Morris P. Fiorina: What Culture War?

Roundup: Historians' Take

Morris P. Fiorina, senior fellow at the Hoover Institution and professor of Political Science at Stanford, in the WSJ (July 14, 2004):

"There is a religious war going on in this country, a cultural war as critical to the kind of nation we shall be as the Cold War itself, for this war is for the soul of America."

With those ringing words insurgent candidate Pat Buchanan fired up his supporters at the 1992 Republican National Convention. To be sure, not all delegates cheered Mr. Buchanan's call to arms, which was at odds with the "kinder, gentler" image that George H.W. Bush had attempted to project. Election analysts later listed Mr. Buchanan's fiery words among the factors contributing to the defeat of President Bush, albeit one of lesser importance than the slow economy and the repudiation of his "Read my lips, no new taxes" pledge.

In the years since Mr. Buchanan's declaration of cultural war, the idea of a clash of cultures has become a common theme in discussions of American politics. The culture-war metaphor refers to a displacement of the classic economic conflicts that animated 20th-century politics in the advanced democracies by newly emergent moral and cultural ones. The literature generally attributes Mr. Buchanan's inspiration to a 1991 book, "Culture Wars," by sociologist James Davison Hunter, who divided Americans into the culturally "orthodox" and the culturally "progressive" and argued that increasing conflict was inevitable.

No one has embraced the concept of the culture war more enthusiastically than journalists, ever alert for subjects that have "news value." Conflict is high in news value. Disagreement, division, polarization, battles and war make good copy. Agreement, consensus, moderation, compromise and peace do not. Thus, the notion of a culture war fits well with the news sense of journalists who cover politics. Their reports tell us that contemporary voters are sharply divided on moral issues. As David Broder wrote in the Washington Post in November 2000, "The divide went deeper than politics. It reached into the nation's psyche . . . It was the moral dimension that kept Bush in the race."

Additionally, it is said that close elections do not reflect indifferent or ambivalent voters; rather, such elections reflect evenly matched blocs of deeply committed partisans. According to a February 2002 report in USA Today, "When George W. Bush took office, half the country cheered and the other half seethed," while some months later The Economist wrote that "Such political divisions cannot easily be shifted by any president, let alone in two years, because they reflect deep demographic divisions . . . The 50-50 nation appears to be made up of two big, separate voting blocks, with only a small number of swing voters in the middle."...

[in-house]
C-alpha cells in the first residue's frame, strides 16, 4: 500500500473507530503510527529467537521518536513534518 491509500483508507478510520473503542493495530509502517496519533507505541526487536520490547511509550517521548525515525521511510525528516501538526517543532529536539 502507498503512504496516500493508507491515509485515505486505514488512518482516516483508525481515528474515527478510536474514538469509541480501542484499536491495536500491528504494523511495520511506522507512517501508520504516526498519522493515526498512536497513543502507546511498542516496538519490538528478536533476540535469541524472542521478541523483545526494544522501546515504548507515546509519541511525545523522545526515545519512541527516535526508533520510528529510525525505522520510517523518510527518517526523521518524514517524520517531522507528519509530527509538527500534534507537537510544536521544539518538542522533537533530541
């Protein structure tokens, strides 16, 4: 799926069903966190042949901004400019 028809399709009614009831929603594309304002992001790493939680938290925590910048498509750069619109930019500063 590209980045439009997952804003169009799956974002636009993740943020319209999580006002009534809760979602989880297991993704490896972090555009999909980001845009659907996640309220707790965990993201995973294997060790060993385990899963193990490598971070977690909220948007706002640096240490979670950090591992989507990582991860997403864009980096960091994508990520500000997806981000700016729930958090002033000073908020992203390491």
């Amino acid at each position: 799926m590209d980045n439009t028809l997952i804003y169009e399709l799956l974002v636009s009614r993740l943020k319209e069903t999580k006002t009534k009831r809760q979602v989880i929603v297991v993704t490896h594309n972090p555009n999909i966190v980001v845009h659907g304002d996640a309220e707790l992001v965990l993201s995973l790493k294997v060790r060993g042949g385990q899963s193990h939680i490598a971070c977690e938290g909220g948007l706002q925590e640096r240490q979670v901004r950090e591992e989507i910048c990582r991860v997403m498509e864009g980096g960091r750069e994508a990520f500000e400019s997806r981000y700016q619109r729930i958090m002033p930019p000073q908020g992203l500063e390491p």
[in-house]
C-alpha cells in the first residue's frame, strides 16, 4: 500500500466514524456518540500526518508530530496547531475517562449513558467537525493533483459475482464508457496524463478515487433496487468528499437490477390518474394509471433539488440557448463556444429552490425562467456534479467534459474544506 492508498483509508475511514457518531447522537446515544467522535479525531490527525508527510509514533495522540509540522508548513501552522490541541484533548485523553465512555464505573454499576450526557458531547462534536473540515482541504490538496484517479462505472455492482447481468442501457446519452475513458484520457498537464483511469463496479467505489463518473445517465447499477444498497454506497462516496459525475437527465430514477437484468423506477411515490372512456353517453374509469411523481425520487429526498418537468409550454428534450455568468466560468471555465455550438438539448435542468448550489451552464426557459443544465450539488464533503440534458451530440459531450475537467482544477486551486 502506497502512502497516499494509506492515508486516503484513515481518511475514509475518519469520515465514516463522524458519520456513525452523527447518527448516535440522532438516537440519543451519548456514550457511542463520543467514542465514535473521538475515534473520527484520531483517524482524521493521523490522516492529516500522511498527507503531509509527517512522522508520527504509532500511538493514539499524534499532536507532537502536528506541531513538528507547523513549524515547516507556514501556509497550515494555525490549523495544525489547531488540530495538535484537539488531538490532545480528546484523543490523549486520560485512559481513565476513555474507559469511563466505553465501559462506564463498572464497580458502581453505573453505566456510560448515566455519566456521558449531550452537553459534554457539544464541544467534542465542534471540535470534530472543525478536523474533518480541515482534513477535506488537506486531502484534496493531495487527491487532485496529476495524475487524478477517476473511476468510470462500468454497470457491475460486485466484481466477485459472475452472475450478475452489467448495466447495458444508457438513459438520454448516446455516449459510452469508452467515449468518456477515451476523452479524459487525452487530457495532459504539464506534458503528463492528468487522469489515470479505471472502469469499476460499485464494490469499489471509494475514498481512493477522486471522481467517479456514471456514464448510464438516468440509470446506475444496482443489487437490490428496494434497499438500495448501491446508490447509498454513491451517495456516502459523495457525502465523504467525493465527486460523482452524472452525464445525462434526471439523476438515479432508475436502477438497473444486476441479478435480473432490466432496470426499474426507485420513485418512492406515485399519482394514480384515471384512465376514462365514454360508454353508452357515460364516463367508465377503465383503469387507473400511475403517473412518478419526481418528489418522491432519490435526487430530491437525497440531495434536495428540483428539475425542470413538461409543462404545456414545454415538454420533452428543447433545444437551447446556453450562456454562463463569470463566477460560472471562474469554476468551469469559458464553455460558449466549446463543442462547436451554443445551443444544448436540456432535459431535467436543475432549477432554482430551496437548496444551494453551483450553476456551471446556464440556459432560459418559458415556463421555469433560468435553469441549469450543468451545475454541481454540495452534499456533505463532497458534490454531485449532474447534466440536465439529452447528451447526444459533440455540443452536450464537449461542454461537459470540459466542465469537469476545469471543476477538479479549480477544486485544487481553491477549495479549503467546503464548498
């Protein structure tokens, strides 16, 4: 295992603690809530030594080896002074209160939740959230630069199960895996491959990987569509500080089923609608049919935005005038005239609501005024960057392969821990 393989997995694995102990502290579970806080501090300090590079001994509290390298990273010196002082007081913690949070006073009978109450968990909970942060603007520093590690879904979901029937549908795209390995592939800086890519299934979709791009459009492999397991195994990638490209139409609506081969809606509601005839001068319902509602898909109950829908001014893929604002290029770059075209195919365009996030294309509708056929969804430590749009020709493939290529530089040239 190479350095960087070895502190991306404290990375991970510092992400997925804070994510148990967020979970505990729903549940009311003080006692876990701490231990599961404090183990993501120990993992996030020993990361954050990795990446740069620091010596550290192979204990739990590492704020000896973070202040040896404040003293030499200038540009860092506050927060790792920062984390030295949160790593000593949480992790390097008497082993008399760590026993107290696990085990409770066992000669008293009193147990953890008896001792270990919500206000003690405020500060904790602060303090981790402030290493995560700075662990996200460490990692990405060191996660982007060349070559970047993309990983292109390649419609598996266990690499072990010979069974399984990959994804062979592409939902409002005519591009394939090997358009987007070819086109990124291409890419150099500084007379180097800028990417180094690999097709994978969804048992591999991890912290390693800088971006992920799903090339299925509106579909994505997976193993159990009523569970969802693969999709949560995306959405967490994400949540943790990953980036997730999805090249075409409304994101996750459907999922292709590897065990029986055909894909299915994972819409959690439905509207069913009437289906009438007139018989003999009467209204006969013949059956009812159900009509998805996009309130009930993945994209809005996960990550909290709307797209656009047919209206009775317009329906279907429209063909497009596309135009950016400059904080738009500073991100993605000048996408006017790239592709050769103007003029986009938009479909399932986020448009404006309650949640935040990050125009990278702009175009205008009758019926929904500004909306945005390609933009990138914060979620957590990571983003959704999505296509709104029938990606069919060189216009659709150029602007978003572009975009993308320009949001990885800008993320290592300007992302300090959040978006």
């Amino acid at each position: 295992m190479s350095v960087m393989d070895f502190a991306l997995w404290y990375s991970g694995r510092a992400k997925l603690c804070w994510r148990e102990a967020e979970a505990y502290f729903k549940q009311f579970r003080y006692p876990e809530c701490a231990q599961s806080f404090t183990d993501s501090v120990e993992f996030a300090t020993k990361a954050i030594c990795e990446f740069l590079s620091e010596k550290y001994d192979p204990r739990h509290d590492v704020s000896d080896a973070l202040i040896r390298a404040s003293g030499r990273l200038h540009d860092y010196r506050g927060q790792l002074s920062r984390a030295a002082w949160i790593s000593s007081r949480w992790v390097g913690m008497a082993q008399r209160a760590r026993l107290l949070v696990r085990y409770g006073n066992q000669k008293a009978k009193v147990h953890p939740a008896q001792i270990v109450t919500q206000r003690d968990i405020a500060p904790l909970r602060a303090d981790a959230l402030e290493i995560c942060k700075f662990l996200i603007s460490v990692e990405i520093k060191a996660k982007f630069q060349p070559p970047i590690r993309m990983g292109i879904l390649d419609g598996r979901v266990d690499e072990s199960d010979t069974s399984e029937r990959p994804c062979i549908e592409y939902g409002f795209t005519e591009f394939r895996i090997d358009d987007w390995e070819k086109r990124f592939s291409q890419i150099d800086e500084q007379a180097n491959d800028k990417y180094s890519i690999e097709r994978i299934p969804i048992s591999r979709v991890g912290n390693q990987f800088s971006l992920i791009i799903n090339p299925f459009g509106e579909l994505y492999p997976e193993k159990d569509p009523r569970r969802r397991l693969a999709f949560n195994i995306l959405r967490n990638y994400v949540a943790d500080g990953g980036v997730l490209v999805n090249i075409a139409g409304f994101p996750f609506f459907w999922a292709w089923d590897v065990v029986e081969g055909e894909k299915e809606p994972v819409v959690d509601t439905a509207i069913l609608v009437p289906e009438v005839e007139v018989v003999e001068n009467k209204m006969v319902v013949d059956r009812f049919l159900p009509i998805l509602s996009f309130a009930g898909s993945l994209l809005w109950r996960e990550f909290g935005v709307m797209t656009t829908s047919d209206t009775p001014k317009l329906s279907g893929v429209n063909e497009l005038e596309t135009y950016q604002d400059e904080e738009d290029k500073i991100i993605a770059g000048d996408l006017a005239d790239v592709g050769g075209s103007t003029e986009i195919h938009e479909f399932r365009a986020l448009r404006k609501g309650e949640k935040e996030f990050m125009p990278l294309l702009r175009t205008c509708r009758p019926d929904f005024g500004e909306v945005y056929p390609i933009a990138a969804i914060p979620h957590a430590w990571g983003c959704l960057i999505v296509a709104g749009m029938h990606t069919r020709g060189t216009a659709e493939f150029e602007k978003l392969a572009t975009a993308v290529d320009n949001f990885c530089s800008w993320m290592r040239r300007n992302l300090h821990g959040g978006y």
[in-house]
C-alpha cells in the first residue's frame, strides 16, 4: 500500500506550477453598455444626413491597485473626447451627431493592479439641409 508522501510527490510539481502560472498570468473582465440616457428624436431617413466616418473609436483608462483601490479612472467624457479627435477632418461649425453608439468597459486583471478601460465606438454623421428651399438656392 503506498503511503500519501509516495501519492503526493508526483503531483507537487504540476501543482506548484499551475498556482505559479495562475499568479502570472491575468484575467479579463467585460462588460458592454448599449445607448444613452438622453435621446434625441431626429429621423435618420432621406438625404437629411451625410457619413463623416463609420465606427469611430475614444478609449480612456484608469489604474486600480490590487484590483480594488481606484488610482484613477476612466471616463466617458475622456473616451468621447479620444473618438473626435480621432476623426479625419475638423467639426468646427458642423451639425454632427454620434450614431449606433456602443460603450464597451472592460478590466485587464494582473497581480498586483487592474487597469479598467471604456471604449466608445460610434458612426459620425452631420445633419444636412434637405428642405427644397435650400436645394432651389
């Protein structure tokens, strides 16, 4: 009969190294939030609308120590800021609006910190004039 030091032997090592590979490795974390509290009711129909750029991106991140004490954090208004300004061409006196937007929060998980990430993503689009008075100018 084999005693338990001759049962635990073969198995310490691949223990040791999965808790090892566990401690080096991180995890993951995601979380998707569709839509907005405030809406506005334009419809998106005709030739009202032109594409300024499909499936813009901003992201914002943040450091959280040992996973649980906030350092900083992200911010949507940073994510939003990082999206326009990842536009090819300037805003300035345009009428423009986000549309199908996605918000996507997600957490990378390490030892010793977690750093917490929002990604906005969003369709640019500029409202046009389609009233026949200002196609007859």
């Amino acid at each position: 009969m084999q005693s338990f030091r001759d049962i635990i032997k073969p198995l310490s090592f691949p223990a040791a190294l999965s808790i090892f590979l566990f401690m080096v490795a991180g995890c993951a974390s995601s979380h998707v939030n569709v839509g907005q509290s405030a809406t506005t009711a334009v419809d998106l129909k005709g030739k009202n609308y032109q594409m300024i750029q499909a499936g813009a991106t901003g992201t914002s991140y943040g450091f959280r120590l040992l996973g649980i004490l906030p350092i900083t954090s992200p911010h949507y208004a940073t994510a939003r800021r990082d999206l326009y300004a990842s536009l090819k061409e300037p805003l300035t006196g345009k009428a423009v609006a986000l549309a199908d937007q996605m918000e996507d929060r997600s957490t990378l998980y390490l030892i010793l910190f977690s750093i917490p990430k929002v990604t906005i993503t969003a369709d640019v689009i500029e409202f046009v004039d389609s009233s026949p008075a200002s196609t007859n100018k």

In sum, observers of contemporary American politics apparently have reached a new consensus around the proposition that old disagreements about economics now pale in comparison to new divisions based on sexuality, morality, and religion, divisions so deep and bitter as to justify talk of war in describing them.

Yet research indicates otherwise: Publicly available databases show that the culture war script embraced by journalists and politicos lies somewhere between simple exaggeration and sheer nonsense. There is no culture war in the U.S. -- no battle for the soul of America rages, at least none that most Americans are aware of.

Certainly, one can find a few warriors who engage in noisy skirmishes. Many of the activists in the political parties and the various cause groups do hate each other and regard themselves as combatants in a war. But their hatreds and battles are not shared by the great mass of Americans -- certainly nowhere near to "80-90 percent of the country" -- who are for the most part moderate in their views and tolerant in their manner. A case in point: To their embarrassment, some GOP senators learned this week that ordinary Americans view gay marriage in somewhat less apocalyptic terms than do the activists in the Republican base.

If swing voters have disappeared, how did the six blue states in which George Bush ran most poorly in 2000 all elect Republican governors in 2002 (and how did Arnold Schwarzenegger run away with the 2003 recall in blue California)? If almost all voters have already made up their minds about their 2004 votes, then why did John Kerry surge to a 14-point trial-heat lead when polls offered voters the prospect of a Kerry-McCain ticket? If voter partisanship has hardened into concrete, why do virtually identical majorities in both red and blue states favor divided control of the presidency and the Congress, rather than unified control by their party? Finally, and ironically, if voter positions have become so uncompromising, why did a recent CBS story titled "Polarization in America" report that 76% of Republicans, 87% of Democrats, and 86% of Independents would like to see elected officials compromise more rather than stick to their principles?...

Republican strategists have bet the Bush presidency on a high-risk gamble. Reports and observation suggest that they are attempting to win in 2004 by getting out the votes of a few million Republican-leaning evangelicals who did not vote in 2000, rather than by attracting some modest proportion of 95 million other non-voting Americans, most of them moderates, not to mention moderate Democratic voters who could have been persuaded to back a genuinely compassionate conservative. These Republican strategists had better pray that their Democratic opponents indulge themselves and cater to the Michael Moore crowd. For if the Kerry-Edwards campaign can avoid capture by the wing-nuts in the Democratic base and credibly promise a strategy akin to Bill Clinton's triangulation, the myth of a polarized America will be exposed for what it is.

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